On April 29, 2016, Judge Ross issued his ruling on Ashley Madison’s motion for a protective order, prohibiting Plaintiffs from using the leaked documents, reports quoting the leaked documents, and information “stolen from Avid” in drafting their consolidated class action complaint. The result was largely policy driven, with Judge Ross stating broadly, “the Court cannot and will not allow Plaintiffs to take advantage of the work of hackers to access documents outside the context of formal discovery. To do so would taint these proceedings and, if left unremedied, potentially undermine the integrity of the judicial process.” The Court also ruled that it had inherent authority to issue a protective order with respect to documents obtained outside the course of normal discovery, and distinguished cases cited by the Plaintiffs in opposition. Rejecting Plaintiffs’ First Amendment argument, Judge Ross notes, “[j]ournalists … are in a completely different position than parties involved in private litigation. No doubt exists that the news media enjoy the freedom of ‘the press;’ however, the conduct of attorneys is informed by their ethical responsibilities as officers of the Court.” The amici briefs submitted by other Ashley Madison users made an impact on the Court as the Court found that the leaked information could not truly be considered “readily available to the public” due to the efforts of the other users to protect their privacy following the leak, as asserted in their briefs. Ultimately, Judge Ross emphasized the need to “protect the integrity of the internet and make it a safer place for business, research and casual use.”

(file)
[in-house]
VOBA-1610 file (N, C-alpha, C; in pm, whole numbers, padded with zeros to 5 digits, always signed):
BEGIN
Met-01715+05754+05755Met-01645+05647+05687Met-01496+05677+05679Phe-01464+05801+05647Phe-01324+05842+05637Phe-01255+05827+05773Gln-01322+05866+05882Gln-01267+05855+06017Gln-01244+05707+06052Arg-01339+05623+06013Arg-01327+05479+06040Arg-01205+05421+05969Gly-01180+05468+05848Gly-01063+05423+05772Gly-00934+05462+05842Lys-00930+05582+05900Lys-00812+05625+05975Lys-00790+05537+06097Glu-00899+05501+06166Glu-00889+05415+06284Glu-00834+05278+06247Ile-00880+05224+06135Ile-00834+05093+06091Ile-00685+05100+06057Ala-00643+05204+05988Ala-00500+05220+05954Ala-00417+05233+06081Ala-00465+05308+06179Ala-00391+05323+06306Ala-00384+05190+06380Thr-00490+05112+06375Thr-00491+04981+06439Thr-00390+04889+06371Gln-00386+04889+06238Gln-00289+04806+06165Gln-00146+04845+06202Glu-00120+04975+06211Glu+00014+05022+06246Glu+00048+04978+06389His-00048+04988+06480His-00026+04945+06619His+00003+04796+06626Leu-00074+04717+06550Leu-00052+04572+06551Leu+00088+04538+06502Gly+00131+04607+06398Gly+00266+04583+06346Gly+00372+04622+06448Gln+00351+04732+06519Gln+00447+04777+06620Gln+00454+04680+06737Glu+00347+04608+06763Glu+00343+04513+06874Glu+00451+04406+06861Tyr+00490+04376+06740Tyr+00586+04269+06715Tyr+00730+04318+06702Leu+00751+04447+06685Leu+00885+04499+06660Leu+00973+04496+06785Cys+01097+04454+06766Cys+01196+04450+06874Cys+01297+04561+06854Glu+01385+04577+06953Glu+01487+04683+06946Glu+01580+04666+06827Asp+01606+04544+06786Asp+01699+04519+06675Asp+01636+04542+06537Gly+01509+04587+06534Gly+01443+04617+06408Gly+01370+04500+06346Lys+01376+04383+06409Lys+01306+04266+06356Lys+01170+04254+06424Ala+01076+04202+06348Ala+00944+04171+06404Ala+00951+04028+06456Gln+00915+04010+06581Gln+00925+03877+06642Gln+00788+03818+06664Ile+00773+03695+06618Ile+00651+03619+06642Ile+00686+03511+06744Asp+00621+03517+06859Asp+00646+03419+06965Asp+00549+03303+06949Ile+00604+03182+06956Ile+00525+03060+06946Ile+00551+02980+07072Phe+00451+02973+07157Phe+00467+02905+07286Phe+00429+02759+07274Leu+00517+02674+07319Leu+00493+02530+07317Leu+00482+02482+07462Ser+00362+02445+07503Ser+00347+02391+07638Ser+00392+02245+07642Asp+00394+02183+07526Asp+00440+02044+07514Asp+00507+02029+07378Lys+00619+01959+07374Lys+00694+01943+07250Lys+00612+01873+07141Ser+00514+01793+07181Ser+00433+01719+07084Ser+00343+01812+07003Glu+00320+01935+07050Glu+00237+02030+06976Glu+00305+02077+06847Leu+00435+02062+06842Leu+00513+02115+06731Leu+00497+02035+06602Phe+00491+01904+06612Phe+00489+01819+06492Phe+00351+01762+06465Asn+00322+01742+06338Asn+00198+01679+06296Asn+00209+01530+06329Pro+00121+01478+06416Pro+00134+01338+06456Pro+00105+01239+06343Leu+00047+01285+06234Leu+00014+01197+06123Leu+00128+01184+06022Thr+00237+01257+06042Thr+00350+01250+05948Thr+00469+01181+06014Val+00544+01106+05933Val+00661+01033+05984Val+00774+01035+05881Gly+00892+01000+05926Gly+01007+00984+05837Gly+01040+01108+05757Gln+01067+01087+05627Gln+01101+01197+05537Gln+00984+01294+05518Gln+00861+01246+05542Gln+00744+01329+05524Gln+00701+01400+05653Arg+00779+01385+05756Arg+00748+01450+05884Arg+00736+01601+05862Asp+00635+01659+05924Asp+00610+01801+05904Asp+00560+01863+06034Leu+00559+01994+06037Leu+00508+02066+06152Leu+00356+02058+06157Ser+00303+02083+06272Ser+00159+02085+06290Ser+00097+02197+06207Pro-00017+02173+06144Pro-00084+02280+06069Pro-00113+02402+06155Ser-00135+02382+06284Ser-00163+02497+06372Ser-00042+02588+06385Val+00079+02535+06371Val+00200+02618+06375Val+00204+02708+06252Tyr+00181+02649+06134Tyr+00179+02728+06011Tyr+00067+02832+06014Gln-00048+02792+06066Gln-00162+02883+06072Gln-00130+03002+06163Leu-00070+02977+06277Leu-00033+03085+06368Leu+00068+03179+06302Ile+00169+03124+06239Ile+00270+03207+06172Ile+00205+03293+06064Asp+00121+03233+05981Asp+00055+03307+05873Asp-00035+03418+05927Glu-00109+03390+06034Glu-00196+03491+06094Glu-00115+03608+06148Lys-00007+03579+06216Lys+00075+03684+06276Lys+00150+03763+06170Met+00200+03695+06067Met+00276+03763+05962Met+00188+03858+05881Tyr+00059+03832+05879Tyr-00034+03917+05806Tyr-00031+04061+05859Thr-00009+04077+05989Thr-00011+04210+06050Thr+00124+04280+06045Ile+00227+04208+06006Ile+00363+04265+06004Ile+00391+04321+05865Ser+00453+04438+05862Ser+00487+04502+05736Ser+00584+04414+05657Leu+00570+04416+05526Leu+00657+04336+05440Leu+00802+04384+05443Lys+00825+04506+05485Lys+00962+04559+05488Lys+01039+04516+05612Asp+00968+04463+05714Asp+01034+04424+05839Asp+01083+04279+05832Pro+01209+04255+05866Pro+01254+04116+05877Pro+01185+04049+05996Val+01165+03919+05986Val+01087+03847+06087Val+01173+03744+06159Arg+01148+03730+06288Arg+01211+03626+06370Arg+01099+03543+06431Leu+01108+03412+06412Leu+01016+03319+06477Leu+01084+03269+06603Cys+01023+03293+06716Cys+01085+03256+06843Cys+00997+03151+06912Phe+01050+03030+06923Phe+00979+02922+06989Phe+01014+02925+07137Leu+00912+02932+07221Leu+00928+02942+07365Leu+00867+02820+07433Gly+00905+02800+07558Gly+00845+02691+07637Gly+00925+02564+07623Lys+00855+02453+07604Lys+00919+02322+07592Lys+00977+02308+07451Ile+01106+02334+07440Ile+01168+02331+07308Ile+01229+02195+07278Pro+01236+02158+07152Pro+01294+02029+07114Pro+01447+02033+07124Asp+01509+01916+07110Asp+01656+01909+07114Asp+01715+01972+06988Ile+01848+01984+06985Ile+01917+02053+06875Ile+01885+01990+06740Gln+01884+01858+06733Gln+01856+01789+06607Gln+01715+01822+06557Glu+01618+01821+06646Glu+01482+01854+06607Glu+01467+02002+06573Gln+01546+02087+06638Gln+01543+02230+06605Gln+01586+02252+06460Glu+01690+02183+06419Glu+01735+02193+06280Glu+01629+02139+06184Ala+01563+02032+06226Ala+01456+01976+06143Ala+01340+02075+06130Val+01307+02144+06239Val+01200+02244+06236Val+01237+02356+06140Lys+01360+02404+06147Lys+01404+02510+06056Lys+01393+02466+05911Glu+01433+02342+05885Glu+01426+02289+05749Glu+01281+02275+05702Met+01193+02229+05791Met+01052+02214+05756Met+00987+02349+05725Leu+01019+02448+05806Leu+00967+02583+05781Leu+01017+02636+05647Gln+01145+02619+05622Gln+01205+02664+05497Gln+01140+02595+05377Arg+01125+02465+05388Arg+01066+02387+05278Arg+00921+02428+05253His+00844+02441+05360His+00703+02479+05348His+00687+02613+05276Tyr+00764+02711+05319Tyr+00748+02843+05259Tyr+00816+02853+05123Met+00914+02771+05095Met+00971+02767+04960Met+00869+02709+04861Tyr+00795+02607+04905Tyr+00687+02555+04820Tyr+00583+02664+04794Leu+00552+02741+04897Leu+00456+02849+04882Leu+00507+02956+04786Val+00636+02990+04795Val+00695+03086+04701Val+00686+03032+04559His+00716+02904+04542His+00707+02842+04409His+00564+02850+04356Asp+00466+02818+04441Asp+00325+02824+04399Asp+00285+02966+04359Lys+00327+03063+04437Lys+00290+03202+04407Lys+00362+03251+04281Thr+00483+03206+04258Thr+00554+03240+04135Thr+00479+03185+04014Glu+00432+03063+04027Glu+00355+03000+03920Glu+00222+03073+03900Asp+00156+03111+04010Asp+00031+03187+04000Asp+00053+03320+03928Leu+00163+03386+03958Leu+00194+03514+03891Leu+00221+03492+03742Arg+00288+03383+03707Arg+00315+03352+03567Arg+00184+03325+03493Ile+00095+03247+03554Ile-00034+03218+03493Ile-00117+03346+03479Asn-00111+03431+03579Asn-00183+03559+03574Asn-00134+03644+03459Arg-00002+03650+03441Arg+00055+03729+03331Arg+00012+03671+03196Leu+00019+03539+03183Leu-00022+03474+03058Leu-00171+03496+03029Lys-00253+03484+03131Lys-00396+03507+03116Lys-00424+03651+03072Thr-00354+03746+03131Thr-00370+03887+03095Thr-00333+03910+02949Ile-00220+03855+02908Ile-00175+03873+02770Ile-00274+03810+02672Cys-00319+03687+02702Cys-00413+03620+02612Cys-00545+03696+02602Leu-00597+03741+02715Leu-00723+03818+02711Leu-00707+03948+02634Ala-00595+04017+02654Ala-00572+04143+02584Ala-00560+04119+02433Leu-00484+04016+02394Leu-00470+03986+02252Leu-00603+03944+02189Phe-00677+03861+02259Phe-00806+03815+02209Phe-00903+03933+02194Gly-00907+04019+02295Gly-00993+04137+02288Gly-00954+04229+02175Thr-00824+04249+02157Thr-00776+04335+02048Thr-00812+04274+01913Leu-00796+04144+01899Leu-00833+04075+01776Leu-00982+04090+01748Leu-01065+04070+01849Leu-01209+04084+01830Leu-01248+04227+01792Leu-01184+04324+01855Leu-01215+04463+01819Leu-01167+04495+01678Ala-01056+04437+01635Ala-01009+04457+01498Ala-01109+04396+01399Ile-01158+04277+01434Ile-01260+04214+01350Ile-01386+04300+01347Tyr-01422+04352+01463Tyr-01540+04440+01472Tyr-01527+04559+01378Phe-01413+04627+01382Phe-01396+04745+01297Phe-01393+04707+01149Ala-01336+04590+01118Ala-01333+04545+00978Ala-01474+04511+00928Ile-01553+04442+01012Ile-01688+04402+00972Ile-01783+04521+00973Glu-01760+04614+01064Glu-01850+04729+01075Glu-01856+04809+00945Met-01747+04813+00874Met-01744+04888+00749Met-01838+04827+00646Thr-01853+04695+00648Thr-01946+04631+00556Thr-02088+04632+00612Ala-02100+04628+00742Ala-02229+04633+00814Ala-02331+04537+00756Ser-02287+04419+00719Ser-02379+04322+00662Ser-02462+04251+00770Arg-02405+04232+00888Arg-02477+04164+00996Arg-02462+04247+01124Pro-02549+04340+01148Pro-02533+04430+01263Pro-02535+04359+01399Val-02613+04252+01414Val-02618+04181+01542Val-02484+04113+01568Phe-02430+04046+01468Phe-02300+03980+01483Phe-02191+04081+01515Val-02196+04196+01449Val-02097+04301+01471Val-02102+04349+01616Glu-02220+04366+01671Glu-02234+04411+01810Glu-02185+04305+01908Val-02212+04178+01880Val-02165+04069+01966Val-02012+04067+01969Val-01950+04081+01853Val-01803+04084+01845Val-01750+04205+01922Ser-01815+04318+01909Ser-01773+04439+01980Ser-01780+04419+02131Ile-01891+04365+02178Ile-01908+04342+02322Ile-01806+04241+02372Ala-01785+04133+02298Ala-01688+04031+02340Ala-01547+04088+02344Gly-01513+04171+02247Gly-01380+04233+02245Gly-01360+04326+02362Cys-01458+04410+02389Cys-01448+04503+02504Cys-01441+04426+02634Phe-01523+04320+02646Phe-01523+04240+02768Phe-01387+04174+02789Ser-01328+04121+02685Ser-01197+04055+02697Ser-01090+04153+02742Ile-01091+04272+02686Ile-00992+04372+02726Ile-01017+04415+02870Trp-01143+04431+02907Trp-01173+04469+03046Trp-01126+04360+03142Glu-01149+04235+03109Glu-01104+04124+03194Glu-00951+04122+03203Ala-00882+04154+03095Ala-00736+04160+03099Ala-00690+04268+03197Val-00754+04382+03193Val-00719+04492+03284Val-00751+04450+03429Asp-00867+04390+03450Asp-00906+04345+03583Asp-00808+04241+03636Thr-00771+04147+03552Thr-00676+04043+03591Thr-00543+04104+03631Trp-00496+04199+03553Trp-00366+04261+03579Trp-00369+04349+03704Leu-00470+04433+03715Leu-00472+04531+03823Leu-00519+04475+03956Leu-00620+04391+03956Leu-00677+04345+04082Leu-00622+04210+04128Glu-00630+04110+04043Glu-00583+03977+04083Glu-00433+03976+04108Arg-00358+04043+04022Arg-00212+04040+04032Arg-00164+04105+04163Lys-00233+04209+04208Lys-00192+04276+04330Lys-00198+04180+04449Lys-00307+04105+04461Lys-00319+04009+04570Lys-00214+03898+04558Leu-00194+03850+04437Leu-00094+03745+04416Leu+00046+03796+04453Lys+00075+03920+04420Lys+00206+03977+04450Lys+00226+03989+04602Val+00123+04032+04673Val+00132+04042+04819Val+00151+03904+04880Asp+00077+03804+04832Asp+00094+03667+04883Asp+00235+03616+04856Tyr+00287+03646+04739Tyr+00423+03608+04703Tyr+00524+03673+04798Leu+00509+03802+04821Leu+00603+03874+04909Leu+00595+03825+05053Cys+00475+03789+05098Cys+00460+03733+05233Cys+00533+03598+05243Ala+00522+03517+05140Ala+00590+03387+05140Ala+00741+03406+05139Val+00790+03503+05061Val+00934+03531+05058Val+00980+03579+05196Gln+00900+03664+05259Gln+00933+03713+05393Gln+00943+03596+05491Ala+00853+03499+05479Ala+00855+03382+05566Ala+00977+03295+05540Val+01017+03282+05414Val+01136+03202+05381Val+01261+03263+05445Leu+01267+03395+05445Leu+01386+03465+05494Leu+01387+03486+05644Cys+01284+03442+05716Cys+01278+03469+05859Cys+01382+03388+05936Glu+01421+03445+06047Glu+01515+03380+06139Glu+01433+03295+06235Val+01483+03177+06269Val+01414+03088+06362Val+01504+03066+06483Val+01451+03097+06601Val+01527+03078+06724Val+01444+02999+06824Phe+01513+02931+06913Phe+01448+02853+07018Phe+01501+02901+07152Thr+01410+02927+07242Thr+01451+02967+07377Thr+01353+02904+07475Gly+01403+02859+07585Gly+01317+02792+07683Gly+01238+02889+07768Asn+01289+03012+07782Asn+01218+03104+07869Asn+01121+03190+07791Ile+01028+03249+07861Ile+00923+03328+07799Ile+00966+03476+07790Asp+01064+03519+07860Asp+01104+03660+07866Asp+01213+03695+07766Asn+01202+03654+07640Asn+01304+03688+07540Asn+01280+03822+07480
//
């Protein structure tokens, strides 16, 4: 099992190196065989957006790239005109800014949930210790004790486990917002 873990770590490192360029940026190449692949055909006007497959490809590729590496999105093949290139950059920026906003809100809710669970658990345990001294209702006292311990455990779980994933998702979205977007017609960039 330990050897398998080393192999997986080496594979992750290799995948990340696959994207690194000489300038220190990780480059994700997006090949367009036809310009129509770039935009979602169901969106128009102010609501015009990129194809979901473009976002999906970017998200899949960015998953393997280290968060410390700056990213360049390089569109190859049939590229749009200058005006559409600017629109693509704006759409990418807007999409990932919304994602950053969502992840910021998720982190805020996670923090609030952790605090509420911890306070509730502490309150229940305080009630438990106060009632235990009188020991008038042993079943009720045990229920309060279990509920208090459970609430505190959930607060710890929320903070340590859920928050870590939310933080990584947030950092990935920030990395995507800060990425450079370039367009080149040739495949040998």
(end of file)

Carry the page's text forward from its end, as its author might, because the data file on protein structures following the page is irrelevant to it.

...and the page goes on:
Earlier posts on the topic:
Ashley Madison and Coming to “Terms” with Data Protection
From Ashley Madison to the Panama Papers: Is Hacked Data Fair Game?